Mediator and the mediations: divine self-disclosure in Thomas F. Torrance
Chung, Khiam Boon Titus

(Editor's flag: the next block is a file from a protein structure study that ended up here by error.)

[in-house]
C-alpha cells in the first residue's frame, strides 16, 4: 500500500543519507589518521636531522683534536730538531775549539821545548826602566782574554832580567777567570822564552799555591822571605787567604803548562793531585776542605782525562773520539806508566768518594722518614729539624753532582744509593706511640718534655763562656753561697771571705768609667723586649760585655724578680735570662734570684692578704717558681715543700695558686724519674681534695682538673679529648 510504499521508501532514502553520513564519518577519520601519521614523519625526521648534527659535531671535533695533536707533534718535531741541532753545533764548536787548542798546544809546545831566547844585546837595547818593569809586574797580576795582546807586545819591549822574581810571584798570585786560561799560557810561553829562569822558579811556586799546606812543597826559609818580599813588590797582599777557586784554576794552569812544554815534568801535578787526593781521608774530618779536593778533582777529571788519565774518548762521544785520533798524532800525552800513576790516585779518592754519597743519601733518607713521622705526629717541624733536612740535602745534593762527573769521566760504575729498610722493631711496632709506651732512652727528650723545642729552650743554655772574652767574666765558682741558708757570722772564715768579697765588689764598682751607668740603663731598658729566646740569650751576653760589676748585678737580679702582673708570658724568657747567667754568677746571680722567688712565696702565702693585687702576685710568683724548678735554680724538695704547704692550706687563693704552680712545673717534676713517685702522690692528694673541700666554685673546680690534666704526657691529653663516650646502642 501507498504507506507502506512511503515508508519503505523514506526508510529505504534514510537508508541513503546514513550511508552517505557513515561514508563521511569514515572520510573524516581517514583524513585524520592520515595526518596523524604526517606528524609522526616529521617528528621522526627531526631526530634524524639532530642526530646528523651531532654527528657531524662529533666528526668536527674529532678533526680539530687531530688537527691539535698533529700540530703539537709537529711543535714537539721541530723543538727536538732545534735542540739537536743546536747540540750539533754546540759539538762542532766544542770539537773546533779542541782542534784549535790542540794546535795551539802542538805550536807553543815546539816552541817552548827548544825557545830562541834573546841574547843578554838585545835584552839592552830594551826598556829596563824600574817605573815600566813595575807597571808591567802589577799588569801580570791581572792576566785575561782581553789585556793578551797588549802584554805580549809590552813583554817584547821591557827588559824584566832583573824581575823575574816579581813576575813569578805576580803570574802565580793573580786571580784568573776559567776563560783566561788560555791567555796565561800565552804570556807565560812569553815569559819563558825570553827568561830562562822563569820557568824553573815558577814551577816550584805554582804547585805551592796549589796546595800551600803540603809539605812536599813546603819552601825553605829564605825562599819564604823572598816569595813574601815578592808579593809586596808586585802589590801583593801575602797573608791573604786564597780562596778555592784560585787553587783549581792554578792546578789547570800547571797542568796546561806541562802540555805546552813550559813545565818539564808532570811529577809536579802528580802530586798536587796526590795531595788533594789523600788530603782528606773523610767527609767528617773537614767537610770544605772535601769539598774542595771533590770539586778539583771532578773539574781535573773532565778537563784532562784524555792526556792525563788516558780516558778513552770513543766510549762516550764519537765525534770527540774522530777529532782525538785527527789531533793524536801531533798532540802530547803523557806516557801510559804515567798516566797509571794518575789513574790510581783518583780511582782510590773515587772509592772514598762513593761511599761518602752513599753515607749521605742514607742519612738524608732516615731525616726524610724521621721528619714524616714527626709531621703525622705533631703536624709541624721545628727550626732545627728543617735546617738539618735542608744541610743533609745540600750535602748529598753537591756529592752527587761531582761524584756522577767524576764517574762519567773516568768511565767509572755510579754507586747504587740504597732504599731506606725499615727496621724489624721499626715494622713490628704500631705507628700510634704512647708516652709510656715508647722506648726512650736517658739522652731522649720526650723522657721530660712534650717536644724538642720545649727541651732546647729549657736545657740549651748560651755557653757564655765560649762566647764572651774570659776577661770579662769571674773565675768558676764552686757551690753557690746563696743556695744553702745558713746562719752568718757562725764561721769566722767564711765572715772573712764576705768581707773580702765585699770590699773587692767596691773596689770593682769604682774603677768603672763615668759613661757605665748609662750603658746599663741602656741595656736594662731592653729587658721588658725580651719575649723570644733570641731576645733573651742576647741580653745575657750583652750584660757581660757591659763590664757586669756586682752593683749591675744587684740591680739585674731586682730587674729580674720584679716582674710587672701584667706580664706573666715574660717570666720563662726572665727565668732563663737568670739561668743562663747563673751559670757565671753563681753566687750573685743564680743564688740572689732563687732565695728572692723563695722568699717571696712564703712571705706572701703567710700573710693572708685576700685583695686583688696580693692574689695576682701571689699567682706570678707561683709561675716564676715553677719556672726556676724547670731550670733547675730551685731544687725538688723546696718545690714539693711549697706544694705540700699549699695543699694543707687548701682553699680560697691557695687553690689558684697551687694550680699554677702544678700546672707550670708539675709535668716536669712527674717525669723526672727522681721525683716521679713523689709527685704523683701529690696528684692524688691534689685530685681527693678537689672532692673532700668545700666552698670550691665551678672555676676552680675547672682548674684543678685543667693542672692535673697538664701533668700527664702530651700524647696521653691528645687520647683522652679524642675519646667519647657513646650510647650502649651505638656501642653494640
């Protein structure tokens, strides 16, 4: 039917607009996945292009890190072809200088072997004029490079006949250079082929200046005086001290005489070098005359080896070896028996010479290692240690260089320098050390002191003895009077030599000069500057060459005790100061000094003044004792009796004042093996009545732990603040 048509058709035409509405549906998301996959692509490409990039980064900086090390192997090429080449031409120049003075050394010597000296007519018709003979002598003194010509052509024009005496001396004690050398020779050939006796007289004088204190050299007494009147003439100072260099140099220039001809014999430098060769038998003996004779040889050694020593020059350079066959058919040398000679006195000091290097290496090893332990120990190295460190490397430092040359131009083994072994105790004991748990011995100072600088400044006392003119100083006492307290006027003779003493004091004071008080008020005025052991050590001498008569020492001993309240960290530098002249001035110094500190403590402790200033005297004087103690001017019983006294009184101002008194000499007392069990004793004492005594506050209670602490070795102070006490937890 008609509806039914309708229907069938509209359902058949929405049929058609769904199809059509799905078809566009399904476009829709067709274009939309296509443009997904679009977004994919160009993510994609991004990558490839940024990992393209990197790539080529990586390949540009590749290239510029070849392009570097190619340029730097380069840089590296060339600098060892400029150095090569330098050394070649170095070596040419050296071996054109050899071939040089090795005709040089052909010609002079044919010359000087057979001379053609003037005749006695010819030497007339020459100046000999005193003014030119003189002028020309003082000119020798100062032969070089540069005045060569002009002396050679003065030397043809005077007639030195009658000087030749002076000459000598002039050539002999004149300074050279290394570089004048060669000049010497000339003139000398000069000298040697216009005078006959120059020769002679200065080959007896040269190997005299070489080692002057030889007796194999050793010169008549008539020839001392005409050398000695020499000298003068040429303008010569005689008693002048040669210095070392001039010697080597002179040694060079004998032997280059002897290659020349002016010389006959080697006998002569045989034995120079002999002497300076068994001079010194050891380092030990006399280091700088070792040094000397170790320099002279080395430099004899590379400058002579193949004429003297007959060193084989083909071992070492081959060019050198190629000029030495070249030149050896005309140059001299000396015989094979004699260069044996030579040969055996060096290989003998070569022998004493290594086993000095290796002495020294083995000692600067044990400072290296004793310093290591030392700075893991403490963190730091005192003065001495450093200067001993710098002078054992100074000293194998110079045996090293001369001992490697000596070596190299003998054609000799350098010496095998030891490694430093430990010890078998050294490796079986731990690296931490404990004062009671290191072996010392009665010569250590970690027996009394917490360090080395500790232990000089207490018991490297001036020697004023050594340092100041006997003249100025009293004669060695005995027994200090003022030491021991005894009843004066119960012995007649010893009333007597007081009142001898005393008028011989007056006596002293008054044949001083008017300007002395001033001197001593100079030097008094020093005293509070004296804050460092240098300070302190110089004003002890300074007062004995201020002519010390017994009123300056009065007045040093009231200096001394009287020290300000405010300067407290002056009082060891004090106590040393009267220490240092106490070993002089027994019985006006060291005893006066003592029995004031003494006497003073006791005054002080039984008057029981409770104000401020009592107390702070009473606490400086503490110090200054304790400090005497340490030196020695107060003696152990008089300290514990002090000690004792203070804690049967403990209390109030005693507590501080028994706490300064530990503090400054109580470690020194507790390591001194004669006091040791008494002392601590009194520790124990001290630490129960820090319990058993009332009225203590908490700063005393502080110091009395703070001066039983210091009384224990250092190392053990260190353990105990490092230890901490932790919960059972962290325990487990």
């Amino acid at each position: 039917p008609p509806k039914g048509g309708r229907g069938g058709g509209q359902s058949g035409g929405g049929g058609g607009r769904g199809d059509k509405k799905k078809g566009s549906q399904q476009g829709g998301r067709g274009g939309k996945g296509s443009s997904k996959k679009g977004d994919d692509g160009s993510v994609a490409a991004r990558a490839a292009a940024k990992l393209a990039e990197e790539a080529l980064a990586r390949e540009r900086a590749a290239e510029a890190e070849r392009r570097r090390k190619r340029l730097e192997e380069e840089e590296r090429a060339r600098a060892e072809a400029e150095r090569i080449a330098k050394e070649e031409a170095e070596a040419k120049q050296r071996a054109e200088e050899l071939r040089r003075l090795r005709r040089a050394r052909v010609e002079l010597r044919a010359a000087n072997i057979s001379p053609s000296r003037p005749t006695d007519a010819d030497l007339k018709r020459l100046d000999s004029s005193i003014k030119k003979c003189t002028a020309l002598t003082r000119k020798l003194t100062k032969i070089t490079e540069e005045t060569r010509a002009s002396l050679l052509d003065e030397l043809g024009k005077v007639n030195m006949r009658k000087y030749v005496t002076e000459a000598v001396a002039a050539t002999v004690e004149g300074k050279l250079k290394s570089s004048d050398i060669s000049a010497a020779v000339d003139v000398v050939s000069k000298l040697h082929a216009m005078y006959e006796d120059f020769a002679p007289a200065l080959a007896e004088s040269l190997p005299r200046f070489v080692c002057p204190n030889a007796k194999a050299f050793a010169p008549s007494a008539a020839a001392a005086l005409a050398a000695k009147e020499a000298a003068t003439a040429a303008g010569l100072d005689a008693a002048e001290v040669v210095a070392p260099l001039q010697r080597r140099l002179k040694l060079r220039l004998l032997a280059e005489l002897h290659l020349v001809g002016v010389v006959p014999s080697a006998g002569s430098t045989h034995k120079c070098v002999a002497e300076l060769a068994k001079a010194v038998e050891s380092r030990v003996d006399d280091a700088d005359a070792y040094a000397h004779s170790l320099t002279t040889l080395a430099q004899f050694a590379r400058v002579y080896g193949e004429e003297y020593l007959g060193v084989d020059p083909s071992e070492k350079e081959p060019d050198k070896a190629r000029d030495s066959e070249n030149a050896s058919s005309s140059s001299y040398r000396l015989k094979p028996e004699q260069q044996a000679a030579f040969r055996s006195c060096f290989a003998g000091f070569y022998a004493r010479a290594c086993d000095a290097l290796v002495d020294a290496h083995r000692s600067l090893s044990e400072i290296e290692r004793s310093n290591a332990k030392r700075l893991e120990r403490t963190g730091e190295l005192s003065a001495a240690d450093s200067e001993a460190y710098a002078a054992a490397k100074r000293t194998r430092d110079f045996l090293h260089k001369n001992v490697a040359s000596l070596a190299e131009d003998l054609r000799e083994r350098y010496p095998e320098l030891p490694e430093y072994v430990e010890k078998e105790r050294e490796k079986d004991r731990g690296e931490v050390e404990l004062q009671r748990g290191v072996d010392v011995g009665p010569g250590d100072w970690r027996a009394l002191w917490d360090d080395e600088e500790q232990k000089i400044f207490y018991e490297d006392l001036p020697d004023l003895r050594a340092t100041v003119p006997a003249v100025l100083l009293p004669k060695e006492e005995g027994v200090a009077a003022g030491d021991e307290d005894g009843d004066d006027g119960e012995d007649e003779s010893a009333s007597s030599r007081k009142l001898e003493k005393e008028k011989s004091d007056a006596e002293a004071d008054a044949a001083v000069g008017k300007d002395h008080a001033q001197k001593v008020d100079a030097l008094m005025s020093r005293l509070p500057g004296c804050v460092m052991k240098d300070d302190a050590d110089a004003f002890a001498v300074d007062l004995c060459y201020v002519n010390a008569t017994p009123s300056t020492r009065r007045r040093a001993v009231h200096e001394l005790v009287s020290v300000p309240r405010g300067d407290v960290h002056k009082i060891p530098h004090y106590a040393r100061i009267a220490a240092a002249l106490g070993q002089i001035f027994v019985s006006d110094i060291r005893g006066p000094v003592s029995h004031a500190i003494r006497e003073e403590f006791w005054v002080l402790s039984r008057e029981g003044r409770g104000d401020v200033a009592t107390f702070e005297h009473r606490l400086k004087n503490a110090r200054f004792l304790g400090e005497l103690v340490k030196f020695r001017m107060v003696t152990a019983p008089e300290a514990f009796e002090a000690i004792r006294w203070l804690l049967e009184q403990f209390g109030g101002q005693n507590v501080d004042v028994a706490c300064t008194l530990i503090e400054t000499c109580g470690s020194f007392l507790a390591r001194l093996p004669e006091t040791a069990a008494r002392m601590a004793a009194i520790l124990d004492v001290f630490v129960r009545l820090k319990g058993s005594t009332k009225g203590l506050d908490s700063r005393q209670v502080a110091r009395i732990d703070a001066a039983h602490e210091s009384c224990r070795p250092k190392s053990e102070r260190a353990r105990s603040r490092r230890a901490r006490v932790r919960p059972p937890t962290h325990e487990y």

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Could a work of revelation justify itself today as a viable theological project? The question is imperative especially when sceptics have questioned the validity of revelation as a doctrinal discipline. Colin Gunton traces the modern difficulty with revelation to the influence of Hegel in giving rise to immediacy, and suggests that attention should be given to mediation. It is in this light we argue that the distinctiveness of Thomas F. Torrance’s theology of revelation and mediation is able to contribute significantly to the debate and bring a fresh breeze to the theological landscape laden with a sense of revelation-weariness. Principally we are making two claims. First, divine self-disclosure in Torrance’s theological scheme instead of immediacy is the mediation of God in Jesus Christ. It is through the Mediator who bridges between God and humanity that the self-revelation of God is finally and fully mediated, and the normative pattern of the union and communion of divine and human action of revelation and mediation is set. We would argue that dualism is, to Torrance, the threat to Christ’s revelation and mediation, and the way of surmounting is to return to the scientific realism of understanding God appropriately in accordance with the compulsive nature of his self-disclosure. Our discussion of Torrance’s pneumatology and multiple mediations involves the second claim. Notwithstanding the intent to uphold the primacy of scriptural mediation, we argue that Torrance, in responding to dualistic peril, has made the unusual move to advocate the effacement of scripture in revelation. Such move is unjustifiable as it has adverse repercussion not only for the mediation of scripture, but other media of revelation as well. The move has subtly gravitated revelation from mediation to immediacy and subverted Torrance’s theological framework. What is required of Torrance to overcome the dualistic tension, as we claim in the discussion of the church, Word and sacraments, and contingent creation as media of revelation, is to remain in line with the normative pattern of revelation and mediation which he has built upon the foundation of the Mediator. Essentially revelation in Torrance’s scheme is the mediation of God’s self-disclosure in Christ, and the continuous unfolding of that revelation by the conjoint work of the divine and the human through multiple mediations in human history. Finally, we would engage Paul Tillich and Colin Gunton in providing Torrance with alternatives that affirm the validity of scriptural mediation.